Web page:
Monday, October 6, 2014

October 2014 update ($ 318,479 -$13,808 or - 4.2%)

Accumulated $4,000 USD as part of my annual saving goal for October
Received $ 350 as quarterly dividends for my holdings in S&P500 and Emerging markets ETFs.
Vanguard S&P500 ETF gained $1,100
Grand total additions: US$ 5,450

EUR lost $11,983 towards USD
GBP lost $1,470 towards USD
RUB lost $900 towards USD
Vanguard emerging markets ETF lost $710
Gazprom shares lost $3,000
Company shares lost $670
Rosneft shares lost $525

Grand total losses: US$ 19,258

Financial independence from the very beginning -
-         I received almost equal dividends for my S&P500 and Emerging markets ETFs ($ 159 and $190).  However, S&P500 costs $41,110 and Emerging markets $16,800.  This represents 1.5% annual dividends for S&P500 vs. 4.5% for the emerging markets ETF.
-         Euro zone struggles significantly in comparison with the USA.  Exchange rate is lowest in 2 years, while British pound is at is lowest for the last year.  RUB is dropped to new low as well.  European Union countries keep arguing with each other and imposing sanctions on the neighboring countries, which does not help the recovery from the crisis.
-         Dividends wise from the current portfolio I am getting are $8,500 or 2.6% annually after taxes.  This is currently covers about 10% of the annual expenses.  
-         With only two months to go I will be short of $44,000 of my annual financial independence goal at the current portfolio condition.


  1. Ouch. That's pretty rough dude (o_O)
    It looks like Europe is really struggling. At least you have the $8,500 passive income to help you with yearly expenses. That's good.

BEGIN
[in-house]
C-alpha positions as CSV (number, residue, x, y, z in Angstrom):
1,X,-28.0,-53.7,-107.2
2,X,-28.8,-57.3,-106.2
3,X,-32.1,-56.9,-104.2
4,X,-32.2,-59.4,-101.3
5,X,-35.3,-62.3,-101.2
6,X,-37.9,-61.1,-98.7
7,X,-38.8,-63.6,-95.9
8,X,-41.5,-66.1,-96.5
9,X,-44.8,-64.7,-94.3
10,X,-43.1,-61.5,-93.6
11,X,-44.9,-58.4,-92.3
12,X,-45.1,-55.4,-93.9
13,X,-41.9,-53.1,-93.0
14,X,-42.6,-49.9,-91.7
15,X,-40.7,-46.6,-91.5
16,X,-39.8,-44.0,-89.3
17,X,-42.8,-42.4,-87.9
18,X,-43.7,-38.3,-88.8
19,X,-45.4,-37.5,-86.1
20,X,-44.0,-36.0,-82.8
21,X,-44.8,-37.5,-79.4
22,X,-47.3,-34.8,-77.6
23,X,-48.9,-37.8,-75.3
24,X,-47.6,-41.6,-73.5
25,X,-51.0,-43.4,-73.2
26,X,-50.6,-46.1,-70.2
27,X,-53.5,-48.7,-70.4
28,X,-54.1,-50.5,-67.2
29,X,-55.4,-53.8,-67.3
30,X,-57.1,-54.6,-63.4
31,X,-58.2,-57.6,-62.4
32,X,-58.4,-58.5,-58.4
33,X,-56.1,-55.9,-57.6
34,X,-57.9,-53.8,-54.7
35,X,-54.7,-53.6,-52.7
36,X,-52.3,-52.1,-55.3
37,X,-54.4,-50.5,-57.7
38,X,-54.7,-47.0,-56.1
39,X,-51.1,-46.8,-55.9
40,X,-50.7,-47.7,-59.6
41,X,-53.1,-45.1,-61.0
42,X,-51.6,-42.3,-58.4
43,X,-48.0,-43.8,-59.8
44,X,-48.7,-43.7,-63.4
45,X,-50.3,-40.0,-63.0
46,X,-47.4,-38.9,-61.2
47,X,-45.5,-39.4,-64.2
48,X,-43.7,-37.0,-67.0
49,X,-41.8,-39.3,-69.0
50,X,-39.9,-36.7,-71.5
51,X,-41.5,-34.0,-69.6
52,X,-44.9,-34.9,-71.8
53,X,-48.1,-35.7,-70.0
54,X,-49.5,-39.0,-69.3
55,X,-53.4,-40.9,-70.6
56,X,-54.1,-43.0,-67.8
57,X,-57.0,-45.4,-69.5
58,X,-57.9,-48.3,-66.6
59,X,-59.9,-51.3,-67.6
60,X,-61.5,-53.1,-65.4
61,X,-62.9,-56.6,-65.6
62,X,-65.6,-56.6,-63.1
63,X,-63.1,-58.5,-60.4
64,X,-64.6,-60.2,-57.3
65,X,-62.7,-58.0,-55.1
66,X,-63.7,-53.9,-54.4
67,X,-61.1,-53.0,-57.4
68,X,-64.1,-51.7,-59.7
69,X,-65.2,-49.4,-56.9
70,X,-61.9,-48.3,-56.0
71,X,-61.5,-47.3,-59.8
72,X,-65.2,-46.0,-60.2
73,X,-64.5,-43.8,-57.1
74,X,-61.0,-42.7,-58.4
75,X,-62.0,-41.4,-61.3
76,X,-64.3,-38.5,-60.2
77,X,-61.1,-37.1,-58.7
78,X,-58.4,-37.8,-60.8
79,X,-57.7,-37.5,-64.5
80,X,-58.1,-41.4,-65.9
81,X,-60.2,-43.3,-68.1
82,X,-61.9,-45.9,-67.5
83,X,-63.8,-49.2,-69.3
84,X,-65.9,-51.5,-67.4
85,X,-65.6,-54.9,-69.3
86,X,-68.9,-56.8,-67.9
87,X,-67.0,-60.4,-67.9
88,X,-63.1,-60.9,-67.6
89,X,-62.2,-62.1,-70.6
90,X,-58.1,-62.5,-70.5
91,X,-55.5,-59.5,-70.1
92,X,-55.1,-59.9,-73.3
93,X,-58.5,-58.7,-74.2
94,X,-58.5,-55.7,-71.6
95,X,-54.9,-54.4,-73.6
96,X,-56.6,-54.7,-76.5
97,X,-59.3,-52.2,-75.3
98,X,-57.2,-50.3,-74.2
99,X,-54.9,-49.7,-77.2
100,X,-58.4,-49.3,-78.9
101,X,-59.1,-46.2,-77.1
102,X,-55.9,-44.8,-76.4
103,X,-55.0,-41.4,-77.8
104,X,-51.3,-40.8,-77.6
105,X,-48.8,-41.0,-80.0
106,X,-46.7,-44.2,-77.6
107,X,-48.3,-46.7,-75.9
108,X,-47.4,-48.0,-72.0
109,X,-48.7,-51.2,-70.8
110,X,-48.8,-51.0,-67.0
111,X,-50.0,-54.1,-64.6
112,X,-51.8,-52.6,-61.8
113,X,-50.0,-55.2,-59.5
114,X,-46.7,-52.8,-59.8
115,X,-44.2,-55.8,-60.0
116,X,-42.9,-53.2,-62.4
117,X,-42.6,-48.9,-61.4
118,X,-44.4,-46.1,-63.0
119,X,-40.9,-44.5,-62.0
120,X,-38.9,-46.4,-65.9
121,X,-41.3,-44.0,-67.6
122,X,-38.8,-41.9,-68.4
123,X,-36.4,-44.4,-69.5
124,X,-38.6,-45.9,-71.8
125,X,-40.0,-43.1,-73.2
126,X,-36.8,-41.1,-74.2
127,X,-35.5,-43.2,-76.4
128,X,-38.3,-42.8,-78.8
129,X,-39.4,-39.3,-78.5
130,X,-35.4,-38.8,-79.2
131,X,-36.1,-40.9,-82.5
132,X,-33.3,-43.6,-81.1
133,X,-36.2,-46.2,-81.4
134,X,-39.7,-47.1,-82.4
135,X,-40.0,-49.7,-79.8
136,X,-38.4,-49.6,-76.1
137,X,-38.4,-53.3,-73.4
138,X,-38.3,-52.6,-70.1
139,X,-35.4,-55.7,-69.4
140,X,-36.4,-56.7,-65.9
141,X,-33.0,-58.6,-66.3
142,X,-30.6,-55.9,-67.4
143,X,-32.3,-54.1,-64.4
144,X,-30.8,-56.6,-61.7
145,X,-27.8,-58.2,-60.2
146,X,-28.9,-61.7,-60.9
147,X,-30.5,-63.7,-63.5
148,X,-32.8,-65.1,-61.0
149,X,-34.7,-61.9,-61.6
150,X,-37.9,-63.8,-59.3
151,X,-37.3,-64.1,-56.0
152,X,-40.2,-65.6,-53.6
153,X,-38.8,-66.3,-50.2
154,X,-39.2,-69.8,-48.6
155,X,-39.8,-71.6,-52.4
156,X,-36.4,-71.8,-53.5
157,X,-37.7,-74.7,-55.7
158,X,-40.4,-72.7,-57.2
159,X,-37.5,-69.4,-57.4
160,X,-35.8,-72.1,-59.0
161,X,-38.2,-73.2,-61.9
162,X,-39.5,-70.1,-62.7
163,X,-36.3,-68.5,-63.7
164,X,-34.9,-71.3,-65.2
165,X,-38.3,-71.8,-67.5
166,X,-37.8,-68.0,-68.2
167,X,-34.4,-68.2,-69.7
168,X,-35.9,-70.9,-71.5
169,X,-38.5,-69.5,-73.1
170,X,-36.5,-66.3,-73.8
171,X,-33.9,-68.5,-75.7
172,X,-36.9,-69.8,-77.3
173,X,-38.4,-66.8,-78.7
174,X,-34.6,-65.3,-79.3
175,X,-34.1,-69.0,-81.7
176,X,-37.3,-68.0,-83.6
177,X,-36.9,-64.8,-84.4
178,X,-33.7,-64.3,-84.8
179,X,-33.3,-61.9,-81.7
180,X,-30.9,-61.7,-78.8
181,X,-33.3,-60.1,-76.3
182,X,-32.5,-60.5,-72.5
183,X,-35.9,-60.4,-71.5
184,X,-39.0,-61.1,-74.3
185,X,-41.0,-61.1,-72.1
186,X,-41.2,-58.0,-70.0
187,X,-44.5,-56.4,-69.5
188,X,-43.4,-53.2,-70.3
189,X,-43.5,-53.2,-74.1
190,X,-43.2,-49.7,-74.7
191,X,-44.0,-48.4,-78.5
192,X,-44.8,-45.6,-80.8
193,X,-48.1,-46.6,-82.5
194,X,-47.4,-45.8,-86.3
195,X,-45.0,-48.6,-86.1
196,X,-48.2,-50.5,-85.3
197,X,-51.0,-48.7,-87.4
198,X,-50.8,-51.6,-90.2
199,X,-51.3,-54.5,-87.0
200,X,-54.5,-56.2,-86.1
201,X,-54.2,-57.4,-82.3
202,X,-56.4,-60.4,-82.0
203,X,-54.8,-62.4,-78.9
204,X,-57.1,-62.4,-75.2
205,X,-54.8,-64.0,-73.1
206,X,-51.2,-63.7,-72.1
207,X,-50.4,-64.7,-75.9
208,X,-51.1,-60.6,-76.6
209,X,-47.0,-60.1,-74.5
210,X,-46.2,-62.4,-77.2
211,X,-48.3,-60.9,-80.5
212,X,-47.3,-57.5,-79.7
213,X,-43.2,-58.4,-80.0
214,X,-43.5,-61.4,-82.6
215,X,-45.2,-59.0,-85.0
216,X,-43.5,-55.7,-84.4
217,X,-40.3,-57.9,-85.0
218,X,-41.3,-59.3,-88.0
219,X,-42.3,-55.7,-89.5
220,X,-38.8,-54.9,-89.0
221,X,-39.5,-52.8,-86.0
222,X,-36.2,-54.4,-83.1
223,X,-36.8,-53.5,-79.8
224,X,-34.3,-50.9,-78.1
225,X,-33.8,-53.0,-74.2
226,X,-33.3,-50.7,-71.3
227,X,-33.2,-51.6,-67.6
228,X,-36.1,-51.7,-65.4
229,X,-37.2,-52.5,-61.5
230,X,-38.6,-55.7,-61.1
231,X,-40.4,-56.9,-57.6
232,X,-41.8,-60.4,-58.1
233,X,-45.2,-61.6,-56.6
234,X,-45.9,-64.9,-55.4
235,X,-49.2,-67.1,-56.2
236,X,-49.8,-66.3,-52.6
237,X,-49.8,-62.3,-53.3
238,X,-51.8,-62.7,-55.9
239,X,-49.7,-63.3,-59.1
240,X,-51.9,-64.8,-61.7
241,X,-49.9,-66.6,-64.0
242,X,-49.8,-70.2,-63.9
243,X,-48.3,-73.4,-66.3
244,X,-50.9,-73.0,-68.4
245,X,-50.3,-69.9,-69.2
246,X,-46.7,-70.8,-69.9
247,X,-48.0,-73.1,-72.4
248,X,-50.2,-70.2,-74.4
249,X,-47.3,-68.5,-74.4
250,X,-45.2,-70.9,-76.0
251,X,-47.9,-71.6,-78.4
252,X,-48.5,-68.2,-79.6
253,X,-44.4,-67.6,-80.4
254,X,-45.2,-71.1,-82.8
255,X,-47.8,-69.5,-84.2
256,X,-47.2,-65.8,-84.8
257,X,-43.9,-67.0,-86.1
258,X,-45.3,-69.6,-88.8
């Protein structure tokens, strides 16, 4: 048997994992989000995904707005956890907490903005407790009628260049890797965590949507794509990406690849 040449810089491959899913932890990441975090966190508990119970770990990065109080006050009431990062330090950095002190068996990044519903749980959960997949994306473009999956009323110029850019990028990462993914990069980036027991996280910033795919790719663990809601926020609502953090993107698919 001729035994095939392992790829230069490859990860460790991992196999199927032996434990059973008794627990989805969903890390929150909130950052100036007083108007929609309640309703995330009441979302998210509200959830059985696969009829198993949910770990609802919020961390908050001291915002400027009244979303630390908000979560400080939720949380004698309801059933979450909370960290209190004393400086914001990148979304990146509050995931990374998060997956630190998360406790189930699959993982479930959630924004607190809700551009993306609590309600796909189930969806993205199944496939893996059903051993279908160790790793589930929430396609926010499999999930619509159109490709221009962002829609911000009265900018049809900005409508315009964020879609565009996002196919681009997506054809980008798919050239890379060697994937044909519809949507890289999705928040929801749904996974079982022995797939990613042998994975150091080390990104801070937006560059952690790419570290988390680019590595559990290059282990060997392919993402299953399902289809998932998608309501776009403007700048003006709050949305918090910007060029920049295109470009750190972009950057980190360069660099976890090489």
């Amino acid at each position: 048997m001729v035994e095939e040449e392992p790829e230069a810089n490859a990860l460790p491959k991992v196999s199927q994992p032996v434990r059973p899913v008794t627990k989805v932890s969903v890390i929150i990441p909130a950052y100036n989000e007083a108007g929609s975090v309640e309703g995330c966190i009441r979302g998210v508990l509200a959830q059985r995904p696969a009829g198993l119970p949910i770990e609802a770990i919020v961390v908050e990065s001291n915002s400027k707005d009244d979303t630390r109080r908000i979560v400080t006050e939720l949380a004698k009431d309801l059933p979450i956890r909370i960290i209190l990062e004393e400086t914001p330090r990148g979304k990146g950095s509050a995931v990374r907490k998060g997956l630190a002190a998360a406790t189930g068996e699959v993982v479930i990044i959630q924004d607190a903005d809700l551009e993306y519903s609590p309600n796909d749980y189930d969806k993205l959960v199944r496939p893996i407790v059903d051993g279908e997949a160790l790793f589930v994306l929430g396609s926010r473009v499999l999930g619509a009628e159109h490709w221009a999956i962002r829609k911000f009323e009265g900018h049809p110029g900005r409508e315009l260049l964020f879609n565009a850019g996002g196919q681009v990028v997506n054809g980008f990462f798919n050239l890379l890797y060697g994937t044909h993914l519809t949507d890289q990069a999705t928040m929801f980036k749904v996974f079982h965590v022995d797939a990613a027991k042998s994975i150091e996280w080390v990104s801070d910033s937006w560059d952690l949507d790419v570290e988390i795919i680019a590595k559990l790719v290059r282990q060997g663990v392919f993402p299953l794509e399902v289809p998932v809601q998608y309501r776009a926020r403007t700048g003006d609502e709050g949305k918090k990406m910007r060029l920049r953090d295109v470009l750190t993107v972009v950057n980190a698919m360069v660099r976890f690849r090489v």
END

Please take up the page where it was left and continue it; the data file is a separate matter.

North American markets have lately felt the negative sentiment of the global economy too. The Canadian stock index is down 8% from this time last month so you can imagine my portfolio isn't doing so well haha. I think both our updates for the upcoming month will be interesting :)

  2. Hi Liquid,
    Thank you for stopping by. I agree that it does not look pretty and it is not what I was hoping as well. On the other hand even if I reached by annual goal of $370K, the dividends would stay the same. So there will be some moral satisfaction but literally no gain, towards financial independence. Even now S&P500 generates less below 2% a year, this is almost as high as inflation.
    I think the trend will continue, as my personal impression that there has been no recovery, only controlled recession. Governments and financial institutions elected not to change the business model, but continue to do it as usual, while injecting more paper money in the economies.
    At the very best the trend will continue, i.e. emerging markets will keep generating 4-6%, while developed to hover around 1-2%. Developed countries do not need more money, as CEO already have no idea where to inject capital:

    In the short term I will be focusing on re-balancing portfolio and keep on working. I do not think there will be a short term solution towards my financial independence. I think it is a case of keep saving money for at least another 20 years.